Does internal migration following natural hazards increase the likelihood of protests in migrant-receiving areas? To address the question, this study first looks at the extent to which experiencing different forms of natural hazards contributes to a household’s decision to leave their district of residence. In a second step, the article explores whether that internal migration flow increases the number of protest events in migrant-hosting districts. In doing so, it contributes to the existing debate on the extent to which natural hazards impact the likelihood of social contention, and the role of migration as a linking pathway in that relationship. The impact of climate-related shocks may erode household assets and therefore adaptive capacity in ways that can eventually influence decisions to migrate to larger urban centres. Although migrants are agents of economical and technological change, urban environments may impose challenges to recently arrived migrants and their host communities, affecting the motivations and mobilization resources of urban social groups to protest. As a consequence, the probability of urban unrest in these locations is expected to increase. To test this, I use geo-referenced household-level data from Bangladesh for the period 2010–15, which records households’ experiences of different forms of natural hazard and internal migration flows, available from the Bangladesh Integrated Household Survey. It combines this with data on protests, derived from the Armed Conflict Location and Event Data. Findings suggest that flood hazards in combination with loss of assets increase the likelihood of internal migration, but unlike other types of domestic mobility, hazard-related migration does not increase the frequency of protests in migrants’ districts of destination.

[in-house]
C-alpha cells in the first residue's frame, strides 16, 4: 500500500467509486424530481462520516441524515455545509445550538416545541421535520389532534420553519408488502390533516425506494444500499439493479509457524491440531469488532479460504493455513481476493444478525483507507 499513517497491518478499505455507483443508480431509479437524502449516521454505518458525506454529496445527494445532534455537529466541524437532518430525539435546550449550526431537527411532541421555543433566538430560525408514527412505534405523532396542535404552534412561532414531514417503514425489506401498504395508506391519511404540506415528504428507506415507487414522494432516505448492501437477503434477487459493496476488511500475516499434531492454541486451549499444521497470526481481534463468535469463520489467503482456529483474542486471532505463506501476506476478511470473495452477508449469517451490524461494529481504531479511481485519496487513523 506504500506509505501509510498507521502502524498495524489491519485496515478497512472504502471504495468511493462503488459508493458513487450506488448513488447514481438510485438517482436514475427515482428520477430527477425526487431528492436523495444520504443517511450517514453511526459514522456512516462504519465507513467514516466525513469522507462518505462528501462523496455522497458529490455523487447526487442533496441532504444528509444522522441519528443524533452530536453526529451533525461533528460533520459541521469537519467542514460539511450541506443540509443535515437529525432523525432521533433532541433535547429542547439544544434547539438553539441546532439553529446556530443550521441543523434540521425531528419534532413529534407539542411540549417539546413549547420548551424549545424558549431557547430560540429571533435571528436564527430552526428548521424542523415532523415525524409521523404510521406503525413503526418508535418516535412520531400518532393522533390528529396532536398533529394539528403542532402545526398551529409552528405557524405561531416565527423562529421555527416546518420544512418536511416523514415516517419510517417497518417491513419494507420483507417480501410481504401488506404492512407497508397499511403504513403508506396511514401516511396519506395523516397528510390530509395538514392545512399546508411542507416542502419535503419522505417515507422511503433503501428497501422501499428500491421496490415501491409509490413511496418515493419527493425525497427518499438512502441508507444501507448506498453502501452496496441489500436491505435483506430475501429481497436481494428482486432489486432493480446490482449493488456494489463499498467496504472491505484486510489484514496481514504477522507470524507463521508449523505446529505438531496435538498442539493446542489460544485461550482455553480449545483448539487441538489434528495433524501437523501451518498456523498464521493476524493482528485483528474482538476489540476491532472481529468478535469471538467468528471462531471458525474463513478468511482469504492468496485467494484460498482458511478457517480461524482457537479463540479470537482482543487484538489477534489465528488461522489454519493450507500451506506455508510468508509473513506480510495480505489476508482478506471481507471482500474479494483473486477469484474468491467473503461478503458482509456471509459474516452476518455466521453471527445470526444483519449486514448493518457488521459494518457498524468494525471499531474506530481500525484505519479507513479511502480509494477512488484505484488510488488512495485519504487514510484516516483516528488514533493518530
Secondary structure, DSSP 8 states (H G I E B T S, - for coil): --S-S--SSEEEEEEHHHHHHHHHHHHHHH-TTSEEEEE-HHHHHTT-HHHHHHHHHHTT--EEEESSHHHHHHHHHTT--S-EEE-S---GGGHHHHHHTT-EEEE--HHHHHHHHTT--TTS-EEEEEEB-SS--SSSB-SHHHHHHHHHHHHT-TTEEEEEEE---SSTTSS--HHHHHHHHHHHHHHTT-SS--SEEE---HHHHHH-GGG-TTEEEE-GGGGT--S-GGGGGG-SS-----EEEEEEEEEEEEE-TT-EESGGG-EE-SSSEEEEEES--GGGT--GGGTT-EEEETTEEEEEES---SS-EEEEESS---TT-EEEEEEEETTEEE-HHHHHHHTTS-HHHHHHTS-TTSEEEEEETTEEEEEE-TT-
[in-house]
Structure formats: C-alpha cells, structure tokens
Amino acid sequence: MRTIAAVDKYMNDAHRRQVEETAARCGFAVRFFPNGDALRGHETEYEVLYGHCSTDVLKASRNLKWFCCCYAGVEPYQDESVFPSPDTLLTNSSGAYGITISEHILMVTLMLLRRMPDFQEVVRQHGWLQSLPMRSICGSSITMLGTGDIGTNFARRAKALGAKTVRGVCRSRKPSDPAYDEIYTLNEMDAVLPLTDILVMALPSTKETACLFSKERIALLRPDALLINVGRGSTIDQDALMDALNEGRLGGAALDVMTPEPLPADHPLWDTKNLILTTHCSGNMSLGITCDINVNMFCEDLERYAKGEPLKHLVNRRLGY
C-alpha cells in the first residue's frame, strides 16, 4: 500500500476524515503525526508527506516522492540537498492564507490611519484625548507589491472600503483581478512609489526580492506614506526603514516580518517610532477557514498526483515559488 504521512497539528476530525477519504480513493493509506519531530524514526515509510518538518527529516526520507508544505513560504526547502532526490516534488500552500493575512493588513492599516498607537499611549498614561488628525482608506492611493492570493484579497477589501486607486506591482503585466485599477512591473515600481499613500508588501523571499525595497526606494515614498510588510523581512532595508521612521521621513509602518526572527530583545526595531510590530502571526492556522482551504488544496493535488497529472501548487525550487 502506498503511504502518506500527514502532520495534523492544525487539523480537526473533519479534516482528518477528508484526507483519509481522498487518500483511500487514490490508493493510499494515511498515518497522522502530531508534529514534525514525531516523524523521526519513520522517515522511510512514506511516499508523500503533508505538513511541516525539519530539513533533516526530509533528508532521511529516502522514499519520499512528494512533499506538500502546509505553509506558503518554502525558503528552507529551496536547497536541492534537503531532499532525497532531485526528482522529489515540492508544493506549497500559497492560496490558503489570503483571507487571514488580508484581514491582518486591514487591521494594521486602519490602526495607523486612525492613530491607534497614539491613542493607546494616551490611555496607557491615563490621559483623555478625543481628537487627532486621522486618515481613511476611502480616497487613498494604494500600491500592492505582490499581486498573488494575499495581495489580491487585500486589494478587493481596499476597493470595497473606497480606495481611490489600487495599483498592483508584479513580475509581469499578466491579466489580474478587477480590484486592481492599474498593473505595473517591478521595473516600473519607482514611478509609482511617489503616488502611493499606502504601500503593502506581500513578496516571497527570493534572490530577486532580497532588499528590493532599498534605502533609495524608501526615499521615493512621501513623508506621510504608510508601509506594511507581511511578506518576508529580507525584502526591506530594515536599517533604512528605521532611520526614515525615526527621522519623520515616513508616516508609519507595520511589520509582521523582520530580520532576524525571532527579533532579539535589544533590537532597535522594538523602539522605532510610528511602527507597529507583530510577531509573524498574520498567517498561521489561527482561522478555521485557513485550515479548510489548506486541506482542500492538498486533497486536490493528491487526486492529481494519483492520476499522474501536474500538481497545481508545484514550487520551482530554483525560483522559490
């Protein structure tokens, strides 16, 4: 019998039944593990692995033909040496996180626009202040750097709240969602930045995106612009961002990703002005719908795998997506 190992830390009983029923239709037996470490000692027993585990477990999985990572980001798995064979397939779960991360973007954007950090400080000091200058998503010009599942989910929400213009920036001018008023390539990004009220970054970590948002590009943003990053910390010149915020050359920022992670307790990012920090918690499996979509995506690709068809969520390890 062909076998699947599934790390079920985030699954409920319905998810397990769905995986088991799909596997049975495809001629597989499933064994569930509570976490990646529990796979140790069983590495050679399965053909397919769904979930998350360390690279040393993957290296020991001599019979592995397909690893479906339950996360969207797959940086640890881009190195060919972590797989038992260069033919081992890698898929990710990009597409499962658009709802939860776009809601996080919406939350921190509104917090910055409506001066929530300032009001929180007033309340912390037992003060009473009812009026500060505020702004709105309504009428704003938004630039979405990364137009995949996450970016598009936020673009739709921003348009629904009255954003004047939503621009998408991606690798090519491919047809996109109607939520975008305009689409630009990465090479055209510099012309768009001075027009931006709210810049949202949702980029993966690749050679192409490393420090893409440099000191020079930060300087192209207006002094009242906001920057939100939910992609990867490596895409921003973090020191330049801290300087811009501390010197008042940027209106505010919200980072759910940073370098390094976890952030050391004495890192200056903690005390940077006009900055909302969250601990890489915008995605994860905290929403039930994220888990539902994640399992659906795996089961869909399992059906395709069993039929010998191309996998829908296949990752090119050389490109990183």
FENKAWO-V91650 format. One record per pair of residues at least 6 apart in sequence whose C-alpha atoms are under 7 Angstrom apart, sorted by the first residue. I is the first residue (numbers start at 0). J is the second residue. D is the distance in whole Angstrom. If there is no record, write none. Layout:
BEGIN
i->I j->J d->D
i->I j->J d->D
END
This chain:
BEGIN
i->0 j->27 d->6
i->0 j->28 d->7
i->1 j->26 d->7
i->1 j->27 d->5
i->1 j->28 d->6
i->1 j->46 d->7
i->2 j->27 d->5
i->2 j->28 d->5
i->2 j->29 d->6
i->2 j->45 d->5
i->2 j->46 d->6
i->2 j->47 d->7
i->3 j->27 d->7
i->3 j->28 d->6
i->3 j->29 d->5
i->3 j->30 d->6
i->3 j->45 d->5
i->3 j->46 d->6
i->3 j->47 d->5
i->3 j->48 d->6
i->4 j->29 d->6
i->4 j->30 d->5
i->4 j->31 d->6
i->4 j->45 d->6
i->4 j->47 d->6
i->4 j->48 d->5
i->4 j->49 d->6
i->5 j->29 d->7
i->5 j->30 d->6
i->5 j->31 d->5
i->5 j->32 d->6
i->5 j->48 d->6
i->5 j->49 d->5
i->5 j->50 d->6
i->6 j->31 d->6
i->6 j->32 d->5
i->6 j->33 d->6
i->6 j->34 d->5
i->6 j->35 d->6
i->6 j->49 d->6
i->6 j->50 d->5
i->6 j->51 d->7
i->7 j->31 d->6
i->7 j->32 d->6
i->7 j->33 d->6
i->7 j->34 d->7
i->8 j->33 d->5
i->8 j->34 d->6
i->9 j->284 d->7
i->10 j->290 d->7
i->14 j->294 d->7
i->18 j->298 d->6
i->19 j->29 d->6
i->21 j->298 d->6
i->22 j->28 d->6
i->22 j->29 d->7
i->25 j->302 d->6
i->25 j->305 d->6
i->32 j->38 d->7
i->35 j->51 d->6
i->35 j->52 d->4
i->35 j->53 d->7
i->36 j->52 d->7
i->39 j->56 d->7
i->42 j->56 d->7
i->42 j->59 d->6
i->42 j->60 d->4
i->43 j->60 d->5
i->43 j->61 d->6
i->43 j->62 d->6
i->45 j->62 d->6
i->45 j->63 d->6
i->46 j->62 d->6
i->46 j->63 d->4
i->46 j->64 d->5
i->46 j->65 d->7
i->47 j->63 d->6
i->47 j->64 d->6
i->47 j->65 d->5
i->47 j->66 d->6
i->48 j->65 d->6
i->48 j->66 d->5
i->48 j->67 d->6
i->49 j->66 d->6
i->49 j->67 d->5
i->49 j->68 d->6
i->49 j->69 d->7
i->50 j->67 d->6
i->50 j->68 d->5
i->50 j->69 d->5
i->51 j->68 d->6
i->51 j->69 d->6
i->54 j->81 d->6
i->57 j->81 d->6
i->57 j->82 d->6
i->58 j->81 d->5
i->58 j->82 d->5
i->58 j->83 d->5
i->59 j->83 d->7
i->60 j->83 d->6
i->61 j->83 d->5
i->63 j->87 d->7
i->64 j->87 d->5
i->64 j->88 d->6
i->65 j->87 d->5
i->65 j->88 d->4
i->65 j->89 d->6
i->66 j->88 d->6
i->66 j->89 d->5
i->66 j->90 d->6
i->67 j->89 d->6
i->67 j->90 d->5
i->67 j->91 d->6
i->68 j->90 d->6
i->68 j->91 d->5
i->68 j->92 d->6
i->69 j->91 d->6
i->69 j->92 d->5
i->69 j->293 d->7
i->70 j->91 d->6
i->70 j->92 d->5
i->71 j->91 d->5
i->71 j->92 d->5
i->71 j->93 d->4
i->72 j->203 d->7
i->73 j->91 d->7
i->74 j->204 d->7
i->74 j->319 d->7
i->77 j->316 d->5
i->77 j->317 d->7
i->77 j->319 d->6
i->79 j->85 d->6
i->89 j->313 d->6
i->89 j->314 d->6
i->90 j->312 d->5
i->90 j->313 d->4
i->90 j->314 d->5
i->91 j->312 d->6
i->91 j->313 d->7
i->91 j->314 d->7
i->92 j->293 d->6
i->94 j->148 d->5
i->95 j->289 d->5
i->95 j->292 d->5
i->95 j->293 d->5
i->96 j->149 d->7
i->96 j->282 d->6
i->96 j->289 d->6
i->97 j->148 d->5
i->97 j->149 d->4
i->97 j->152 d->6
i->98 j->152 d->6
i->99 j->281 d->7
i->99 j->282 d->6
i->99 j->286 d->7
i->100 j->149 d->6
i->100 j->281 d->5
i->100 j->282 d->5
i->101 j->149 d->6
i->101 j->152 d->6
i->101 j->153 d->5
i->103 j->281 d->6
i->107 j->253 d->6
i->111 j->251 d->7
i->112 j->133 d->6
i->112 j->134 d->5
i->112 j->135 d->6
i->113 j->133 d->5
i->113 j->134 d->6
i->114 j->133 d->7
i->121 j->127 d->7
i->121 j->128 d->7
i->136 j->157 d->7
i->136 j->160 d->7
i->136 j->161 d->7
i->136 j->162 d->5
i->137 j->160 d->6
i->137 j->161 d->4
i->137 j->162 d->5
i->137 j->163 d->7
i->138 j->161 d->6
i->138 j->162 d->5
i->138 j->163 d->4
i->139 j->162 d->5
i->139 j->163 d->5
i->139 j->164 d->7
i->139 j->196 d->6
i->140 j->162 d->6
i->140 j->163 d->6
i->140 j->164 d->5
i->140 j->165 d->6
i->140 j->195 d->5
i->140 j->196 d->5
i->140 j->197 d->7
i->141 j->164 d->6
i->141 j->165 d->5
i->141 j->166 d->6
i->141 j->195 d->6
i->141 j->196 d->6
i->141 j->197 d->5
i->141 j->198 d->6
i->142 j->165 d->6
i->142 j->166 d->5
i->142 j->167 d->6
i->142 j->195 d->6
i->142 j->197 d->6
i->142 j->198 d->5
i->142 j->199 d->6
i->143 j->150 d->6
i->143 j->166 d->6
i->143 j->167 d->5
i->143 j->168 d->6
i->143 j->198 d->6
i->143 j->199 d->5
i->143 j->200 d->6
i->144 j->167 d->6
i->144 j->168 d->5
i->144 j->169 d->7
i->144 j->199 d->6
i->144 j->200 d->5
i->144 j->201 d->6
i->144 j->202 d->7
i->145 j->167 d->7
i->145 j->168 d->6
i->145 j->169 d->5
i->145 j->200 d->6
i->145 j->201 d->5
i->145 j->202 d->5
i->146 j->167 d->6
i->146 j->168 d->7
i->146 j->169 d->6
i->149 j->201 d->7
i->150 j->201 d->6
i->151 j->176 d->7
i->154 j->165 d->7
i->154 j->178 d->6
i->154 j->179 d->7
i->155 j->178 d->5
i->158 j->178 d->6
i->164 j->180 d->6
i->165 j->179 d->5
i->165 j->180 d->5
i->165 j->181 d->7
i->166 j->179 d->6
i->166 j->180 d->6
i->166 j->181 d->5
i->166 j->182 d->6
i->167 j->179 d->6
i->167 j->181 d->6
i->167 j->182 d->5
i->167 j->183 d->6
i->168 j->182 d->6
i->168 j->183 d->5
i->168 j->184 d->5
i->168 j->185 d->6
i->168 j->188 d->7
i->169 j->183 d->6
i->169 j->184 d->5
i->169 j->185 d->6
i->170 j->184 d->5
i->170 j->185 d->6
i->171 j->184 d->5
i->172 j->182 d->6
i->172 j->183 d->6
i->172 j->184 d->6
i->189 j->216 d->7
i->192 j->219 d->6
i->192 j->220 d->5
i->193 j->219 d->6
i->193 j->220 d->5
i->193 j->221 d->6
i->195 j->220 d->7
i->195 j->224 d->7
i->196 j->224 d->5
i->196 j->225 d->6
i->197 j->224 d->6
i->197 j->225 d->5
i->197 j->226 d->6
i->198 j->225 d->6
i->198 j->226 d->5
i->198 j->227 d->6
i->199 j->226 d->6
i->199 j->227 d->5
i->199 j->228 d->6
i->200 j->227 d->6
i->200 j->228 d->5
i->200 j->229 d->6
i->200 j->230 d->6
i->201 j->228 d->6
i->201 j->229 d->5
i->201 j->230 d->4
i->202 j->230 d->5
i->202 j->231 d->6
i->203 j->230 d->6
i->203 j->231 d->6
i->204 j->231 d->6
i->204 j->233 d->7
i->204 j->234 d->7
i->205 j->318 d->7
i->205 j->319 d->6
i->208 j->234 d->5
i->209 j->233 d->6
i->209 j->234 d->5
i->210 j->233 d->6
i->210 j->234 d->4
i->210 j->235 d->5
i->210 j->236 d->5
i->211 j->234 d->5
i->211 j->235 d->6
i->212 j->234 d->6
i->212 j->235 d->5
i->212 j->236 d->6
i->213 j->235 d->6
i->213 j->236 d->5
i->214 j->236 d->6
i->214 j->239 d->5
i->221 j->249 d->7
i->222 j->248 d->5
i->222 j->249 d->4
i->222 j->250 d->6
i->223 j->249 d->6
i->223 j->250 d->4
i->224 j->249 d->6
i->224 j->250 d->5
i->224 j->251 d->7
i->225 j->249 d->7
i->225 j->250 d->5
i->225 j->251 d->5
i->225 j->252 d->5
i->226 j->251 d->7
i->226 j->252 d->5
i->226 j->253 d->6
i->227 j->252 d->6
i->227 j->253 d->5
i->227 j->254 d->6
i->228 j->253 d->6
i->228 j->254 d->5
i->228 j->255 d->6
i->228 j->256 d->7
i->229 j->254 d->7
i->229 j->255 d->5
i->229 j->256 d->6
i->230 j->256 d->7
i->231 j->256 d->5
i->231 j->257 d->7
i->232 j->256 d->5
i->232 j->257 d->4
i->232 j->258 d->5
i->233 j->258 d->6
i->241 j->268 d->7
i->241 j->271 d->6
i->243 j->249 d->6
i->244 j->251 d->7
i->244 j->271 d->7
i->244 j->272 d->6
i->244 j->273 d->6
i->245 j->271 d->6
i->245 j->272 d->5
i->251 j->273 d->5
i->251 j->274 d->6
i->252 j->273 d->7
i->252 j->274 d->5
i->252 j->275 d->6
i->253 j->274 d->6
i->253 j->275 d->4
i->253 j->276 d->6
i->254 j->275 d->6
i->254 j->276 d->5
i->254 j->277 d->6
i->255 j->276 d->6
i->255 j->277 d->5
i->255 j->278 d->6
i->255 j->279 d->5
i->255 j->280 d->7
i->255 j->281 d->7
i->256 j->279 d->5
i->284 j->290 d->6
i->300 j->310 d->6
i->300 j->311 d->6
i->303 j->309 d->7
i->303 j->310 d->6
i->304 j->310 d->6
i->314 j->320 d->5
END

This was originally published on SAGE Publications Ltd: Journal of Peace Research: Table of Contents.